A Love Story Set Within an Environmental Nightmare

Posted on April 7, 2011

Filmmaker Bennett Cohen sets his FUTURESTATES short The Dig on the verge of an environmental collapse. The film is streaming free today on FUTURESTATES.tv.


As the world faces an environmental apocalypse, a group of archaeologists venture into a toxic desert wasteland, determined to unearth a lost civilization. Can this ancient disaster help them avert their own ruin? Watch The Dig today, and find other shorts from the second season of the online original series FUTURESTATES.


Plus, read this filmmaker tidbit below from director Bennett Cohen and find out what inspired him to set a modern day love story inside a futuristic, environmental meltdown.

In his Four Quartets,  T.S. Eliot wrote: We shall not cease from exploration / And the end of all our exploring / Will be to arrive where we started / And know the place for the first time.” For me, Eliot’s words are especially appropriate when it comes to science fiction, or any sort of futuristic, speculative fiction. We use our imaginations not merely to predict the future, but to shed light on the present, and on ourselves, and gain a new and deeper understanding.

That’s where The Dig began for me – using the future as a window onto the present, exploring themes and emotions that affect us now as much as they might in the future.  Added to that was my long time interest in archaeology, and equally long time desire to write about it dramatically.  So, The Dig actually began with the intention of using both the future and the past – and using both to gain a bit more understanding of what we face today.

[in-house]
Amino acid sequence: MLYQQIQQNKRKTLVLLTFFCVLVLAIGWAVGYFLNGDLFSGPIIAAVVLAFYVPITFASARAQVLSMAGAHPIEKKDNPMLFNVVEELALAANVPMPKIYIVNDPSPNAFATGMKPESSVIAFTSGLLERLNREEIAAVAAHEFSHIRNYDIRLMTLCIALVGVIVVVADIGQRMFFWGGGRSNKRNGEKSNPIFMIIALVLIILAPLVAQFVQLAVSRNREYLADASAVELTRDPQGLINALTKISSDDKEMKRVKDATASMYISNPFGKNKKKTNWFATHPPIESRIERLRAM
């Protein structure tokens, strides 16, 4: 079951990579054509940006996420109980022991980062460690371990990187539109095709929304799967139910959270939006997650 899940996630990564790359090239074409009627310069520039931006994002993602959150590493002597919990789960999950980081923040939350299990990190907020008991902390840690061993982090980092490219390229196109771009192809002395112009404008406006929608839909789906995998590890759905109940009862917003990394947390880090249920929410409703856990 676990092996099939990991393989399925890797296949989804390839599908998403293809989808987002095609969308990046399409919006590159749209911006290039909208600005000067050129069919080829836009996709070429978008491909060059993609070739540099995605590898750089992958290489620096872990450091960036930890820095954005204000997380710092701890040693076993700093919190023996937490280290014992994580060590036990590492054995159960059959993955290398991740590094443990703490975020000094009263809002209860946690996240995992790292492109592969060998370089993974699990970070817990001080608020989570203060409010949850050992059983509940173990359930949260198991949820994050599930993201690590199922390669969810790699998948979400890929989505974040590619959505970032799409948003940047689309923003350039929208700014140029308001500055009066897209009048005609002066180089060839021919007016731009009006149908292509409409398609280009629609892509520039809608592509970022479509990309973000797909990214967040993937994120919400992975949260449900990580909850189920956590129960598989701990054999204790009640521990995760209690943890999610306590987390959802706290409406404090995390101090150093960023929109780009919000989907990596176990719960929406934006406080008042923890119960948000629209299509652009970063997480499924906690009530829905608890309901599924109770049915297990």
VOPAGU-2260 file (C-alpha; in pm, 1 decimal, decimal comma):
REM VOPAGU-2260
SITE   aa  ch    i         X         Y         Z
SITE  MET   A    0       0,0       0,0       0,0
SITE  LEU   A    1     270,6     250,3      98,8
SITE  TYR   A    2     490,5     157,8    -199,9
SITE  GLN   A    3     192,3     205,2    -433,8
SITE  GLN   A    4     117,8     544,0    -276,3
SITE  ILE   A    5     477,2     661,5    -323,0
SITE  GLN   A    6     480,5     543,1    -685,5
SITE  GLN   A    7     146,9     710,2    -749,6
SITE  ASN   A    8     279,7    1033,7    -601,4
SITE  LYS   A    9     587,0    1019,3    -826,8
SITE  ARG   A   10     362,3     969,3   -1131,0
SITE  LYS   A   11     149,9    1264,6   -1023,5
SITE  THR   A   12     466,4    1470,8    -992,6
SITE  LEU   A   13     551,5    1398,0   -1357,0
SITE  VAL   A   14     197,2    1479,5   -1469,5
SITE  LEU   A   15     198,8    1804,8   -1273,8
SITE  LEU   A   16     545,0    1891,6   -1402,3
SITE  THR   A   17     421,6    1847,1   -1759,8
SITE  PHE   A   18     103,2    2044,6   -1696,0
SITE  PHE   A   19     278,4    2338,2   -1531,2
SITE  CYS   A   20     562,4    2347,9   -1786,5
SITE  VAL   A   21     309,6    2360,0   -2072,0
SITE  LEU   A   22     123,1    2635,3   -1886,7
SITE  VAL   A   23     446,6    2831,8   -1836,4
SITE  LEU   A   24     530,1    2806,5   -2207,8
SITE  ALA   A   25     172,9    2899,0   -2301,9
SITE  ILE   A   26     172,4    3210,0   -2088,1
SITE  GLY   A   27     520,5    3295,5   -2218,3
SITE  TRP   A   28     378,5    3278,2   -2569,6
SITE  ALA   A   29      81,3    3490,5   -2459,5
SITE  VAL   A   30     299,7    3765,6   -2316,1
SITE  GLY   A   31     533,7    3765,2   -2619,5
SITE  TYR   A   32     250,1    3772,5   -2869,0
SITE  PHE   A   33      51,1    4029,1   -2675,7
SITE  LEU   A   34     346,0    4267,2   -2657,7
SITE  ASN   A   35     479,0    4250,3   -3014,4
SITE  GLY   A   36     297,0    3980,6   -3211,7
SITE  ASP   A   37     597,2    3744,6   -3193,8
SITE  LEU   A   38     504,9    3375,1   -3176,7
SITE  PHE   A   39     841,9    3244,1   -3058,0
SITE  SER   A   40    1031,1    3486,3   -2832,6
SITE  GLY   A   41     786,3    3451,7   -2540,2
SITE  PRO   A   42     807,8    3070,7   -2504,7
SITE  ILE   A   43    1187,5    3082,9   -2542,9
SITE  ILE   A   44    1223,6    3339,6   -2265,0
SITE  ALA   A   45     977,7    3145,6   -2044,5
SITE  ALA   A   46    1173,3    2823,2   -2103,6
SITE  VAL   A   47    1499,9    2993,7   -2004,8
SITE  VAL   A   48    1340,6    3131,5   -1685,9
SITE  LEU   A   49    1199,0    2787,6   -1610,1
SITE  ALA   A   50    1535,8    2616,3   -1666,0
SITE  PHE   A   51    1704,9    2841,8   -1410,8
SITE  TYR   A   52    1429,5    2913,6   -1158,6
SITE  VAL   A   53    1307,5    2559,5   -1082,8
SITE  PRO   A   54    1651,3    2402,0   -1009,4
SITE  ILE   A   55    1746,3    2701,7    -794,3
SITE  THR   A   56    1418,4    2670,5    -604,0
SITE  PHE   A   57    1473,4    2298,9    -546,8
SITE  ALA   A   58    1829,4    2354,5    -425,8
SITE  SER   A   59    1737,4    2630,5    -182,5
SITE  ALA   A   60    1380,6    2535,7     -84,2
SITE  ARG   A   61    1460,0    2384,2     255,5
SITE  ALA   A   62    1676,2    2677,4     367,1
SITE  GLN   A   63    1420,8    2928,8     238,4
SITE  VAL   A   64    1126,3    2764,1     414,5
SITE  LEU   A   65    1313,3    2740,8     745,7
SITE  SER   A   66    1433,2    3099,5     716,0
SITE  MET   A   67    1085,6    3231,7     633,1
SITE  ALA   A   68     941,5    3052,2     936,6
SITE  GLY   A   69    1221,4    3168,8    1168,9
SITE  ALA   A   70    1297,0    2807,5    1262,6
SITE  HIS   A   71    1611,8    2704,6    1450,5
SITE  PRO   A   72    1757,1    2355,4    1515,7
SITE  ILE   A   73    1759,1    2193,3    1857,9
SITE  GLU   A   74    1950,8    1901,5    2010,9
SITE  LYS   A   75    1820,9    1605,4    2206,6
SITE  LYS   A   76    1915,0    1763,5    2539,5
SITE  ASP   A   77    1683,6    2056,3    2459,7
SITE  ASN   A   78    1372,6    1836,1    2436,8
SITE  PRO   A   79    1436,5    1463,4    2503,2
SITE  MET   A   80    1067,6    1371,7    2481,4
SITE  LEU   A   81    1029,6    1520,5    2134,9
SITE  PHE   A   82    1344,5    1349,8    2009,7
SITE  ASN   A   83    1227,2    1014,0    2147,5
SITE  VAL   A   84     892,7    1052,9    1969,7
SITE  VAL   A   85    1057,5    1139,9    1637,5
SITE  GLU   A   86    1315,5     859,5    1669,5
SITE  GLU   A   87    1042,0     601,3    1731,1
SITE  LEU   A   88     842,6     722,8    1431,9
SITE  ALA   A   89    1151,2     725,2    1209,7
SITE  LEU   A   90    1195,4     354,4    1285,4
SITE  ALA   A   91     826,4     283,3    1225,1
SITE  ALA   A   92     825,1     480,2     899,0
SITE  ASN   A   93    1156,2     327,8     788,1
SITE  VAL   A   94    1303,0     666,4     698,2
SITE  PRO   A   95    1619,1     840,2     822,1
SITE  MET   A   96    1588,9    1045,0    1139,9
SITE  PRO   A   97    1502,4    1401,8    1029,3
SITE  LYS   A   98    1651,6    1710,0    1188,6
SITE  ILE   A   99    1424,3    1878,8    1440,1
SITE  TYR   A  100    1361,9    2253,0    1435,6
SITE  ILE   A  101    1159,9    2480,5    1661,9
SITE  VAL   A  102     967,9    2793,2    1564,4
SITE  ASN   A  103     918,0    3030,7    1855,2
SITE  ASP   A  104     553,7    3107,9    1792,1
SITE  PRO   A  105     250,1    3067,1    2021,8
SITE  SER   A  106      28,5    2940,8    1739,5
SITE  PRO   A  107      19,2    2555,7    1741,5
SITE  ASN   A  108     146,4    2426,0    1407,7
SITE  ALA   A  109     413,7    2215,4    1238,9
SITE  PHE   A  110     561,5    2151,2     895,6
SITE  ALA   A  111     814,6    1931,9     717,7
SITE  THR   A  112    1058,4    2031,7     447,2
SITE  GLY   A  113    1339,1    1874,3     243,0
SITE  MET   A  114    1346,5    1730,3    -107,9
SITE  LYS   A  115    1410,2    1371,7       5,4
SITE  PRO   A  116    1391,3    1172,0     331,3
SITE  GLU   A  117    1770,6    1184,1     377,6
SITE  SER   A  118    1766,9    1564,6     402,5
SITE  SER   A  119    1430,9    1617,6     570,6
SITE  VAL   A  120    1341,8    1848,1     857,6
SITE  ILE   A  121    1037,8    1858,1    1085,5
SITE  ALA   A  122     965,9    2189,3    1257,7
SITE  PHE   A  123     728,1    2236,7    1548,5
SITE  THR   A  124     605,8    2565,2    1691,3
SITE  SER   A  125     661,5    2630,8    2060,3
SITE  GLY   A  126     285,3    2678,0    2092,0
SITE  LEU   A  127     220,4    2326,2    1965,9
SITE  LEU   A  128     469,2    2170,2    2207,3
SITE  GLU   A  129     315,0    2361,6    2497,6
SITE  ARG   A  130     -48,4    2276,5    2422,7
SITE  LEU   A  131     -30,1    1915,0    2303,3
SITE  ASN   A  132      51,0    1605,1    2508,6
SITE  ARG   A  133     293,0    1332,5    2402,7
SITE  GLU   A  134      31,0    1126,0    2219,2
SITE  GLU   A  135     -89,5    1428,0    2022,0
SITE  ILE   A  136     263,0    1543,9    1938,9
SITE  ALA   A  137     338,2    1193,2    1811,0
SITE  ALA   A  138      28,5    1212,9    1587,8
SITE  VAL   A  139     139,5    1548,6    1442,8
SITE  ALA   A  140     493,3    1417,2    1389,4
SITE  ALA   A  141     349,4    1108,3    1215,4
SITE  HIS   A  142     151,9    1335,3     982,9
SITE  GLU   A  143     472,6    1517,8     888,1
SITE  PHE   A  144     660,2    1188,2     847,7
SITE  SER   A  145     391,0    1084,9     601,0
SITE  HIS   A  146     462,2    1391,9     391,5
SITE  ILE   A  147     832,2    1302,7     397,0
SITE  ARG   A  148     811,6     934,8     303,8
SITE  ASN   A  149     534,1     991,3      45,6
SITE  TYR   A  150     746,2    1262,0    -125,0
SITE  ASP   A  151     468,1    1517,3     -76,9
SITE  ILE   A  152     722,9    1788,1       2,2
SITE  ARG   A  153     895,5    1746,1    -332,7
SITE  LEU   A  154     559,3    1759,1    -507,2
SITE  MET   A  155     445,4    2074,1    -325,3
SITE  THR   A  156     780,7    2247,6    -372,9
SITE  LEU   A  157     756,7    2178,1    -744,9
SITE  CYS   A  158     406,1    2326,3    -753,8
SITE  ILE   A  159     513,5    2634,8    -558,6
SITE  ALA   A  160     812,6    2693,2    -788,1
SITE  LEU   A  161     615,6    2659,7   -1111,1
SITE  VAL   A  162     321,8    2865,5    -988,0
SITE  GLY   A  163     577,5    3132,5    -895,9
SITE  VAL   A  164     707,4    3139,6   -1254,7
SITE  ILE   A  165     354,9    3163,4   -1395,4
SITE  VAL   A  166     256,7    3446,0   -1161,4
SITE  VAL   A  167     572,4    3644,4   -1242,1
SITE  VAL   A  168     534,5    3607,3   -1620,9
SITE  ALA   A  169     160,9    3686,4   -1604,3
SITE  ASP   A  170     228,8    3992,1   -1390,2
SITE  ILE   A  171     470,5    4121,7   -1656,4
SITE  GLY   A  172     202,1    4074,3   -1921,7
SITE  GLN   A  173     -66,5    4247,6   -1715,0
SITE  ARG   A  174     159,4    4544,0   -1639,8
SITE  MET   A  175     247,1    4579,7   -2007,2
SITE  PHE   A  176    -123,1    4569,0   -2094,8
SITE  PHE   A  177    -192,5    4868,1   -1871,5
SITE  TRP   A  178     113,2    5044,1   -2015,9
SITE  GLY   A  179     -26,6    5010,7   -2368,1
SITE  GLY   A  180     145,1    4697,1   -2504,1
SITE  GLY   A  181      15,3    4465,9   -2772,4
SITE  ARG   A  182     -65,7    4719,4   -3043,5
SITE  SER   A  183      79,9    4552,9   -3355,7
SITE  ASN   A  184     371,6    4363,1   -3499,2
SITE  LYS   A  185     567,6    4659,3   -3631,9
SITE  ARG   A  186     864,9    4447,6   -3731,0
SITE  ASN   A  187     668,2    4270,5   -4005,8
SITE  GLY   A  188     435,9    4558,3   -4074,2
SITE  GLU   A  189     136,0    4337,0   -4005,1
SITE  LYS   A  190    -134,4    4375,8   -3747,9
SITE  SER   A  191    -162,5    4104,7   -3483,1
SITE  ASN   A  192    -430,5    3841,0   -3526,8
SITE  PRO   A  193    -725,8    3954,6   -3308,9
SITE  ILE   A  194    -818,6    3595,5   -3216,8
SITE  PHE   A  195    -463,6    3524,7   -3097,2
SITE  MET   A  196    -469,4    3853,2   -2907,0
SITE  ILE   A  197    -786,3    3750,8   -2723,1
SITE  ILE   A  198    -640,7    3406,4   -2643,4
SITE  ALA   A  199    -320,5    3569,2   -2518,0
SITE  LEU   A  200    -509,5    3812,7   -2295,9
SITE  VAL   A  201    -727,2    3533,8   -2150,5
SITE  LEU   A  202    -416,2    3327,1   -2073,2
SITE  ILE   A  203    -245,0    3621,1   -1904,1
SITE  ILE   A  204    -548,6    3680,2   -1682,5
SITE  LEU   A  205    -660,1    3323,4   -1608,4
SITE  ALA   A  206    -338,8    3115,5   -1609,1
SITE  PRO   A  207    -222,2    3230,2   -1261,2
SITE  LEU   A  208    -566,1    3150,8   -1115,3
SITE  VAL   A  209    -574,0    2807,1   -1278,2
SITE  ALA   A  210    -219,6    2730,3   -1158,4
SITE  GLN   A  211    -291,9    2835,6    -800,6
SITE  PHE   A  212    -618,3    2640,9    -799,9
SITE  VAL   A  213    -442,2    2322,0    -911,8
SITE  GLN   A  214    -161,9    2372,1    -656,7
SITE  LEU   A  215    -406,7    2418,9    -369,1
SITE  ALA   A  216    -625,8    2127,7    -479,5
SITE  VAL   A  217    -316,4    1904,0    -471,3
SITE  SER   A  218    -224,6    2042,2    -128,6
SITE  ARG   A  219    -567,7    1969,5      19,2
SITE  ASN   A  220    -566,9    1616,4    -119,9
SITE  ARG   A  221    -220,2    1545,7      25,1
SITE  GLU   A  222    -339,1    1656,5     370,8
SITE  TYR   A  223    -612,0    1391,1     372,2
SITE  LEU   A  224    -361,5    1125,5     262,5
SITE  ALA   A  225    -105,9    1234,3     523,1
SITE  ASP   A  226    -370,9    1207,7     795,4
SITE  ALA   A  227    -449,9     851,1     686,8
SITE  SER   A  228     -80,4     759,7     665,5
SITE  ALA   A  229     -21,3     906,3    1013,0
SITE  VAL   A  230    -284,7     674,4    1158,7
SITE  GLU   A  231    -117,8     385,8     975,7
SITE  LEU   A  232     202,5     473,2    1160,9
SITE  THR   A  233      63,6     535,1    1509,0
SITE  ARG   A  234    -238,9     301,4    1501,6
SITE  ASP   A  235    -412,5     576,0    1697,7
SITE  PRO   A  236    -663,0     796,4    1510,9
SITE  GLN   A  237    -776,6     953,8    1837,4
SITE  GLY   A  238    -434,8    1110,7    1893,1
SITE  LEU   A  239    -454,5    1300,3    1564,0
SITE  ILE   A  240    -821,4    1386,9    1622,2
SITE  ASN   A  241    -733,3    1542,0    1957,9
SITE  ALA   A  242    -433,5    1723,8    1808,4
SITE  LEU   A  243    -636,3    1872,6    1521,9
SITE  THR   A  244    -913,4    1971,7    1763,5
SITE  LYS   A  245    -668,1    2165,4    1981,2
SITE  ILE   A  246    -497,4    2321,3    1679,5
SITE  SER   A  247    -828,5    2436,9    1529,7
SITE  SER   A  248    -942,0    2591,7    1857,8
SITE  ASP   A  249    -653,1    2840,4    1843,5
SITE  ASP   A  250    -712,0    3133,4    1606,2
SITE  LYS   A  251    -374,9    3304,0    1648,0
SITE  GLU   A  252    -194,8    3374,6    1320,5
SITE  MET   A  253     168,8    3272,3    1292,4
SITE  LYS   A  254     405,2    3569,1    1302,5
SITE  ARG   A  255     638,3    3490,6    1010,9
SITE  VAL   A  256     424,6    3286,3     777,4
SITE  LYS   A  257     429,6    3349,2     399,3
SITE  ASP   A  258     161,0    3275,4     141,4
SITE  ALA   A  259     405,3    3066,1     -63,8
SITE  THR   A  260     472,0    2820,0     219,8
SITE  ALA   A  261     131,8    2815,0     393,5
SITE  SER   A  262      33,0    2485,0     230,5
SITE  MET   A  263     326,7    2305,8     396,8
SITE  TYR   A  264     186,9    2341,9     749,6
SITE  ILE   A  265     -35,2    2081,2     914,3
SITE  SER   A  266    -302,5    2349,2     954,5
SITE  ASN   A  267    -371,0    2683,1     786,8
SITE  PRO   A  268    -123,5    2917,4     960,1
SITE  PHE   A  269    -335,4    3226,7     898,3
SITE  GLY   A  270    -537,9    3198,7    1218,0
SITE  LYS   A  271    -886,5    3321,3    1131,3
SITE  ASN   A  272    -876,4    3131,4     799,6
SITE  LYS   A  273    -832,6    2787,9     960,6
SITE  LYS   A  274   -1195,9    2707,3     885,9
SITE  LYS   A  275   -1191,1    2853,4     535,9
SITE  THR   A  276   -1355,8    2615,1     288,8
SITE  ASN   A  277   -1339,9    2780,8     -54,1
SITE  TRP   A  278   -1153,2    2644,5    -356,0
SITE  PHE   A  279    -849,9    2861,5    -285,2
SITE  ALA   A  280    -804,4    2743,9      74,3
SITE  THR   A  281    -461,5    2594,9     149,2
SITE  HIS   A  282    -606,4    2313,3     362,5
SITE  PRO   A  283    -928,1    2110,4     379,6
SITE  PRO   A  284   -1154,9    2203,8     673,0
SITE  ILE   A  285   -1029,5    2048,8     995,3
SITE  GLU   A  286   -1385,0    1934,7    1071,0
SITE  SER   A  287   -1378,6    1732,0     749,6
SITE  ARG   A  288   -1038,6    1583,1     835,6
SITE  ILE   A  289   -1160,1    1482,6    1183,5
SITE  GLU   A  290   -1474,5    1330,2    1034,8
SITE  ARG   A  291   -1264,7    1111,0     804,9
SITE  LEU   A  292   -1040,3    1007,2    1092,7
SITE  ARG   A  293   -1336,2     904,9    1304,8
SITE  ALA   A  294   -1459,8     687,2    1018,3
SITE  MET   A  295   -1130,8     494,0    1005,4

The issues I grappled with are not unfamiliar ones: environmental breakdowns, global warming, the specter of mass extinctions – including our own – and a looming dystopia that could affect all of us – and may do so sooner than we think.  There was something else I knew I wanted to be at the center of The Dig: a love story.  Dealing with issues like global warming and extinction in the abstract tends to relegate it to an intellectual debate with little in the way of real emotional stakes.  But personalizing it, and showing the human loss that could result from it, gives it an emotional impact that it can’t have any other way.  And that emotional impact was also something that I knew I wanted.

Find out more about the film and filmmaker on FUTURESTATES.tv.


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